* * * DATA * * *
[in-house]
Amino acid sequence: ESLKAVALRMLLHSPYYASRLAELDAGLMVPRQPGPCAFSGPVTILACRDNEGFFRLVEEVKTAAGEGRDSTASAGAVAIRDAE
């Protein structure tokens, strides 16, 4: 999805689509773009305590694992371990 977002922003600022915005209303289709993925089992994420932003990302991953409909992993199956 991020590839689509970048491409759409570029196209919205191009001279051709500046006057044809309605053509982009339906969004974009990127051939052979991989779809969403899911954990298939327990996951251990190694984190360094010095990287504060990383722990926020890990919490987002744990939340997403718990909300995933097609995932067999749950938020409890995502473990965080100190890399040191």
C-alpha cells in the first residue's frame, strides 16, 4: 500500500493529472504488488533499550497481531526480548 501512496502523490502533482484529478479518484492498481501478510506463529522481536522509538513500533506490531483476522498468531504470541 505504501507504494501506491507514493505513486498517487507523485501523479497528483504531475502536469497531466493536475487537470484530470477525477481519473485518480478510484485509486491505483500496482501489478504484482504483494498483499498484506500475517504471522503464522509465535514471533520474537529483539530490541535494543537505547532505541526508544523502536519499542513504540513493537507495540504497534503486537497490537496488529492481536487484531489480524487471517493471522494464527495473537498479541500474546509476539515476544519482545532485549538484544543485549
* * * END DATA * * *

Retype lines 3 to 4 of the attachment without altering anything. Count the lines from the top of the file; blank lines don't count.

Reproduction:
């Protein structure tokens, strides 16, 4: 999805689509773009305590694992371990 977002922003600022915005209303289709993925089992994420932003990302991953409909992993199956 991020590839689509970048491409759409570029196209919205191009001279051709500046006057044809309605053509982009339906969004974009990127051939052979991989779809969403899911954990298939327990996951251990190694984190360094010095990287504060990383722990926020890990919490987002744990939340997403718990909300995933097609995932067999749950938020409890995502473990965080100190890399040191």
C-alpha cells in the first residue's frame, strides 16, 4: 500500500493529472504488488533499550497481531526480548 501512496502523490502533482484529478479518484492498481501478510506463529522481536522509538513500533506490531483476522498468531504470541 505504501507504494501506491507514493505513486498517487507523485501523479497528483504531475502536469497531466493536475487537470484530470477525477481519473485518480478510484485509486491505483500496482501489478504484482504483494498483499498484506500475517504471522503464522509465535514471533520474537529483539530490541535494543537505547532505541526508544523502536519499542513504540513493537507495540504497534503486537497490537496488529492481536487484531489480524487471517493471522494464527495473537498479541500474546509476539515476544519482545532485549538484544543485549